Life on the Road Less Travelled

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The canvas before the paint. The stage before the performance. The staff before the notes and the page before the words. All of them blank. All of them empty. All of them with limitless possibilities. There are no blank slates in life – only new journeys in the midst of the old ones. Journeys that encompass everything we have been until that point in time. But every new adventure holds within it choice, potential and the ability to change. In those early moments of new beginnings there is a resemblance of a blank, empty slate. It’s not as free and clear as art waiting to be created but it is vast with possibility. But whether the journeys are straightforward or complex, they become who we are. 

My boys’ have an art teacher who encourages them to take risks in their artwork. She tells them that sometimes they won’t like it but they will have to learn to work with it because it is a part of the piece now. Sometimes I think she is teaching Life Skills for 7 Year Olds instead of art. She manages to take big life lessons and make them relatable for kids.  These children can’t yet understand the magnitude of ways this concept could apply to their lives if they only internalize it and keep expanding on it as they grow. Nothing done can be undone is something we begrudgingly understand. Even so, there will always be words and actions we wish we could take back. Just as there will be moments in our lives we wish we could live 100 times over. But moving forward in life solely with what you have in the present isn’t a straightforward or simple task.

At the beginning of this injury I had what seemed to be a blank slate. I had a life laid out in front of me I no longer recognized, and a million options with which to tackle it. There was so much of me that felt changed but so much that was still the same – the result of 28 years of being me. The journey ahead was unexpected and new but I was still that same woman. I remember feeling this strange sense of clarity that I can’t remember ever feeling before. Clarity of knowing that I wasn’t going to fight the reality of this situation but I would fight to make this reality work for me as best I could. I had my moments where I wished the universe would open up and say, “Actually, you do get one ‘do-over’. Would you like to use it?” But, shockingly, that has yet to happen. Instead it was choosing, day after day after day, to fight for all of the aspects of life I could still have. Even if some days – or weeks – it didn’t feel like they would come to fruition.

This injury was a big beginning for me. But we all find ourselves at the beginning of something at numerous times in our lives. What if, when we find ourselves at the beginning of something new, we could step back and look at it – like an artist looks at her blank space – and ask ourselves what it has the potential to become. What we hope it could become. What can we realistically ask of ourselves in order to have this new journey turn into something with minimal or few regrets? Even the most devastating situations have choice in how we navigate them. It doesn’t mean what is being asked of us is easy, small or insignificant, it just means that we will go forward into the unknown with a sense of how we are going to handle it. And if the time comes for those initial plans to be altered, then you step back and look at it again without judgement on yourself for what didn’t go as you expected. Giving yourself permission to falter is not a weakness – it’s strength in understanding that you are human and life is difficult.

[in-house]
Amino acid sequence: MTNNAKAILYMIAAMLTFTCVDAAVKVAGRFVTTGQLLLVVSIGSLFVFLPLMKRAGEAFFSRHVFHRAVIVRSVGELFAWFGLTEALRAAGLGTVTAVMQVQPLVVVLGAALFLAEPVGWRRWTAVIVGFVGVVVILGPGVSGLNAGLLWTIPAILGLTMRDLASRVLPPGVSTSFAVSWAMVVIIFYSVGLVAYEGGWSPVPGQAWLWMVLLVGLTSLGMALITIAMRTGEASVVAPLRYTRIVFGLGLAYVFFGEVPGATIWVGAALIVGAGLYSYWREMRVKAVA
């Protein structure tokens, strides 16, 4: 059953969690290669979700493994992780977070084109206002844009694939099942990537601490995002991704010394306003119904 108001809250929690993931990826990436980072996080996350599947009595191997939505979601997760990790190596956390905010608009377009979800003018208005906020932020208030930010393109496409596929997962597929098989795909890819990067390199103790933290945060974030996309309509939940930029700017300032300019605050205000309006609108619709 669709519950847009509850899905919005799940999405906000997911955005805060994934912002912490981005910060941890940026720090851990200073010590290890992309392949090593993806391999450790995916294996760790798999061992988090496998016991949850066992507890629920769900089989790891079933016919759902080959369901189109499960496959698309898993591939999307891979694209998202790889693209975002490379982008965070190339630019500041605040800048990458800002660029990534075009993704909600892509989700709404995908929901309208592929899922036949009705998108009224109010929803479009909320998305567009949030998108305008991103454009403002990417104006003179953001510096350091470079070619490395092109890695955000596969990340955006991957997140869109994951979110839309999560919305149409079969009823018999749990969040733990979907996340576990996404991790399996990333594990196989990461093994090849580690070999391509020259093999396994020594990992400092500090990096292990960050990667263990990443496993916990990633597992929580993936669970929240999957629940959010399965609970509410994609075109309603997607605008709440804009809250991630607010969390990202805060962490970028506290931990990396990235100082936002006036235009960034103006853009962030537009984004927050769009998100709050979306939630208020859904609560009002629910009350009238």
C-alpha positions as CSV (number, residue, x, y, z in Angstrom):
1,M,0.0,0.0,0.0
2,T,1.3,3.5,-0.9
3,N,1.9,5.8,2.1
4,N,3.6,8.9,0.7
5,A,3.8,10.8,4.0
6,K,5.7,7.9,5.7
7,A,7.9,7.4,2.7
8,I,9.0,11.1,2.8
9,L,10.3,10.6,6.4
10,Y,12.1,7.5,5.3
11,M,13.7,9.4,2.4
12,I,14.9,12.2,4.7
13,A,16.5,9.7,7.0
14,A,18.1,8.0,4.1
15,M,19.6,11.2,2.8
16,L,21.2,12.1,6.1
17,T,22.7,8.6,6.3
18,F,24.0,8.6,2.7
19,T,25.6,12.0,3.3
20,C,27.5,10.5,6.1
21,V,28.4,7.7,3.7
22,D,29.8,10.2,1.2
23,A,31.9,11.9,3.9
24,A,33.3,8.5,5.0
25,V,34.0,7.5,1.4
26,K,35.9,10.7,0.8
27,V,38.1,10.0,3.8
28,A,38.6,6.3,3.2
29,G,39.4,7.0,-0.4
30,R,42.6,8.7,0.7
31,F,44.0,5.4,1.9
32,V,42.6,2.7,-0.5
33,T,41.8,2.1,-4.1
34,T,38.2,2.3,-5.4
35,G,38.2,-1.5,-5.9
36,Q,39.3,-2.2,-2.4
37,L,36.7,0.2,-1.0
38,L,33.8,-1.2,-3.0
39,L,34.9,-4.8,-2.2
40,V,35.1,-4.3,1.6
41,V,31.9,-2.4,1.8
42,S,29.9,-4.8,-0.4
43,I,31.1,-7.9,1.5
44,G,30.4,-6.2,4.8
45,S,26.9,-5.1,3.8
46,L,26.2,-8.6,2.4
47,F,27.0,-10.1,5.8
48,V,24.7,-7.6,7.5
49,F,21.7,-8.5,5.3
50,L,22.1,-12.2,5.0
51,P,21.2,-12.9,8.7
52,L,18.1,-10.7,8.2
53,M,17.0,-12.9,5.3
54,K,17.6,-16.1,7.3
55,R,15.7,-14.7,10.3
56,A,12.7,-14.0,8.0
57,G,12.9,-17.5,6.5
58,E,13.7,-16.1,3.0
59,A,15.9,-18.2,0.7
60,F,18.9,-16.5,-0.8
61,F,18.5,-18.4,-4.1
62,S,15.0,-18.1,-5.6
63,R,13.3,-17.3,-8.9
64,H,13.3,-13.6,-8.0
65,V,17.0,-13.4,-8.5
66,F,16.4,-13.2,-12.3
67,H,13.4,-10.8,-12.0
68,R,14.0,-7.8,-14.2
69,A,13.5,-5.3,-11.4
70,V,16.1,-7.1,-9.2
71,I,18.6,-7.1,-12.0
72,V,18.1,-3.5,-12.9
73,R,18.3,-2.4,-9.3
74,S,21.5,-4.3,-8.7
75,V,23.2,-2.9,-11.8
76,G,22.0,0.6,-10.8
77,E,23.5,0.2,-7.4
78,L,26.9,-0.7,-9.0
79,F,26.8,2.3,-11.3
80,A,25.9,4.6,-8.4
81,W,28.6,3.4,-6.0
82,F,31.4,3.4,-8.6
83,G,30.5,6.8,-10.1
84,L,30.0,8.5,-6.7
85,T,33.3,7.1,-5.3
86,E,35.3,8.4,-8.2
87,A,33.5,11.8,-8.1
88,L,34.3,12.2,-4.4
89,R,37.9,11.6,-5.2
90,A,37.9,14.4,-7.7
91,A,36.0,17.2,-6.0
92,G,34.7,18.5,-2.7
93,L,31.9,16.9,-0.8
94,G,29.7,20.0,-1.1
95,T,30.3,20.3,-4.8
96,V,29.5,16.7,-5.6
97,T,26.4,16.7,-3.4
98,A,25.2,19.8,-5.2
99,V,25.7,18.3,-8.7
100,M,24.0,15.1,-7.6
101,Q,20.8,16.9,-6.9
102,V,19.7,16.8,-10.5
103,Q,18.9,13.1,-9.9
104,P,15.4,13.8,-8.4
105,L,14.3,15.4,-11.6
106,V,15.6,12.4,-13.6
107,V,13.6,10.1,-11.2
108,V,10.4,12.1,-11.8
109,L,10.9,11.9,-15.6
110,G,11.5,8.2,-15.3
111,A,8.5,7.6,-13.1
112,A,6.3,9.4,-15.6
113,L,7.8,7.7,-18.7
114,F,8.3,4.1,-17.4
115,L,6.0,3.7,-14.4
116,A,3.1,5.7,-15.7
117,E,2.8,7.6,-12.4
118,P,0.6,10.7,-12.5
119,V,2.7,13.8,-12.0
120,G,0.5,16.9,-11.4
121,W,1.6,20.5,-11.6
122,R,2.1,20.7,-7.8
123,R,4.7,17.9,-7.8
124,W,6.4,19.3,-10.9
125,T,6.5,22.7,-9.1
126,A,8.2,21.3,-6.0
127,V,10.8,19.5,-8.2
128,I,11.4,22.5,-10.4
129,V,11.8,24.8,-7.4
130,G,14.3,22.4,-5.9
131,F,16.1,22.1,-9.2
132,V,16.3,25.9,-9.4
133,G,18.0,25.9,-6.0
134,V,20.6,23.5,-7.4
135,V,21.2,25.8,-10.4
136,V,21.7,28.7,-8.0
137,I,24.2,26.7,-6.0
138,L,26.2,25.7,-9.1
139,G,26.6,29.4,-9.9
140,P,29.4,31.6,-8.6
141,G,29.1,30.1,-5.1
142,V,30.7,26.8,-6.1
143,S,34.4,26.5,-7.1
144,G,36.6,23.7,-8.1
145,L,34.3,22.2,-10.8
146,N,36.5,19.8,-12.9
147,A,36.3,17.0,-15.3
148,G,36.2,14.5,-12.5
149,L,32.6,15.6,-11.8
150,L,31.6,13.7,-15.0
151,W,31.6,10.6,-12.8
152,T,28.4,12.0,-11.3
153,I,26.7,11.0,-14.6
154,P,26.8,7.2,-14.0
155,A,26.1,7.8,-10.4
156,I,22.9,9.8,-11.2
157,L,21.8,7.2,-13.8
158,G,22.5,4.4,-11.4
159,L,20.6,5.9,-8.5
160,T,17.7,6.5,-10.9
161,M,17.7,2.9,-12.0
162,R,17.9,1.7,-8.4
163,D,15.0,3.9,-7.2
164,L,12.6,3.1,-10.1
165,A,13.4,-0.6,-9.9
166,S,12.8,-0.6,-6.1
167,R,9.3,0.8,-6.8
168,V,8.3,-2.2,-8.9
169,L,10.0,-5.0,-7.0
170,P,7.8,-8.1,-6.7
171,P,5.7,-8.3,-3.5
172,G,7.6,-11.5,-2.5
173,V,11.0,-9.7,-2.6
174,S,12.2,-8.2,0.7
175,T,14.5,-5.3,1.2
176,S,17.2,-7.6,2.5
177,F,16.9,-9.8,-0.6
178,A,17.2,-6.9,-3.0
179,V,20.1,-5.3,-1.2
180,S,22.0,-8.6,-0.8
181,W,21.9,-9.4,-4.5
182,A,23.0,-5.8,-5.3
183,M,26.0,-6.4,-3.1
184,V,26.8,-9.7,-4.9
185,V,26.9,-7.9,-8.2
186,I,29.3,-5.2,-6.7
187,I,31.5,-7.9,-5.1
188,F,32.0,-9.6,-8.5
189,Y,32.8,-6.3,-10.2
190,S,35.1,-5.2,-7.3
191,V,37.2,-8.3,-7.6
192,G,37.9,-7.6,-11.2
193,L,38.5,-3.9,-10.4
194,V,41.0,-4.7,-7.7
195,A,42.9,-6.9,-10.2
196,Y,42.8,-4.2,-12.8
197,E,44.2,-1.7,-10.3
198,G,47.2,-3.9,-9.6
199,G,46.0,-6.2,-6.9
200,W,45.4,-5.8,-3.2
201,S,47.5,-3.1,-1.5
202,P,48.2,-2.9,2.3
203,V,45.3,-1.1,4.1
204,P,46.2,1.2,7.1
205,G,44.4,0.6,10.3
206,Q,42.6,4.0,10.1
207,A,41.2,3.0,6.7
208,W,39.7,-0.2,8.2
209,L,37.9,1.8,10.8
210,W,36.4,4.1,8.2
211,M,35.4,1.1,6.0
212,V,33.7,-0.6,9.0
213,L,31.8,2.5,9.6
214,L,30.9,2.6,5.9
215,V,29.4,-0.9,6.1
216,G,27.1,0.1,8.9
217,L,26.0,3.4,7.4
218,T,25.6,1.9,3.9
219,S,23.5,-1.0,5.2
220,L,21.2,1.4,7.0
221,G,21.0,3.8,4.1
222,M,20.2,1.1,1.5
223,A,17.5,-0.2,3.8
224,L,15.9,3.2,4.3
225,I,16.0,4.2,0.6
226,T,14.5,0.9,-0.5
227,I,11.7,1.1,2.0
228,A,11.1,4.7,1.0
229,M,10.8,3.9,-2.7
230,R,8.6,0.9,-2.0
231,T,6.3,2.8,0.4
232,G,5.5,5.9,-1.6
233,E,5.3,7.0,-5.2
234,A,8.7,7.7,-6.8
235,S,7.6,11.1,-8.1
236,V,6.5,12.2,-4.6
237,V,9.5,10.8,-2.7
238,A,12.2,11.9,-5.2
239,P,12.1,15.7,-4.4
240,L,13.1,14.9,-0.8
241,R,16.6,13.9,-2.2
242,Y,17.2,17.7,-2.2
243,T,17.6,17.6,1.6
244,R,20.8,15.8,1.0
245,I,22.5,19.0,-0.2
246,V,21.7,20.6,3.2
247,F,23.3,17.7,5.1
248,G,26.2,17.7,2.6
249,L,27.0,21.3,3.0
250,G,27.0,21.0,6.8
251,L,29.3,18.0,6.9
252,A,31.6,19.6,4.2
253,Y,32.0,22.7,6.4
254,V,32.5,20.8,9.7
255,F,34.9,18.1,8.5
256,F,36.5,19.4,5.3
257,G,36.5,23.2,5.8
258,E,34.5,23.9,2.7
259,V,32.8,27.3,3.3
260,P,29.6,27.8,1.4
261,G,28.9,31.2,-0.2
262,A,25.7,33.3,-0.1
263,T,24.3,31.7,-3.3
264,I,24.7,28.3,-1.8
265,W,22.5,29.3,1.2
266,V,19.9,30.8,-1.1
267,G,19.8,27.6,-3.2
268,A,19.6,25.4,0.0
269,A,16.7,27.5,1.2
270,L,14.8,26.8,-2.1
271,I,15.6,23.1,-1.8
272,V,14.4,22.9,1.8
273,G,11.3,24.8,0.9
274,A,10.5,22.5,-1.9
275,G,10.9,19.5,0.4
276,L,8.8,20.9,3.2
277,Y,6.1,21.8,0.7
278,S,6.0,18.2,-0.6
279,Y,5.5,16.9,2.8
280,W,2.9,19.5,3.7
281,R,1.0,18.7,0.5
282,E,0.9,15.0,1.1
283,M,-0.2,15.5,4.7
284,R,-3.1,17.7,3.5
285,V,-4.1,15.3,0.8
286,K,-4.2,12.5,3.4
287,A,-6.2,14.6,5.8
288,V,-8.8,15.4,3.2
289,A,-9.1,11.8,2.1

I believe everyone is called upon at least once in their life to forge new trails and figure out a different journey as they go along. I hope you embrace it when it happens. Attack it with as much grit and determination as you can muster. Your resolve may fluctuate and you may sometimes feel like the hurdles are too great. But in those moments of weakness, remember the potential and the hope you saw when it was still a story yet to be written. It’s all a part of the process to your final product.

Reality isn’t as simple as the canvas before the paint. Reality is the injuries, the illnesses and the devastating news before the rest of your life. We may feel like the battles we are fighting individually are categorized and ranked in order of difficulty but there isn’t much sense in comparing the struggles. We are better off sharing the fight, tenacity and strength with one another to empower and better understand. Empathy has never been a product of ignorance. And if you think about it, the more we share, the more likely it is we will discover that someone else is actually sharing the workload of that path we thought we were creating all alone.

2 comments on “Life on the Road Less Travelled”

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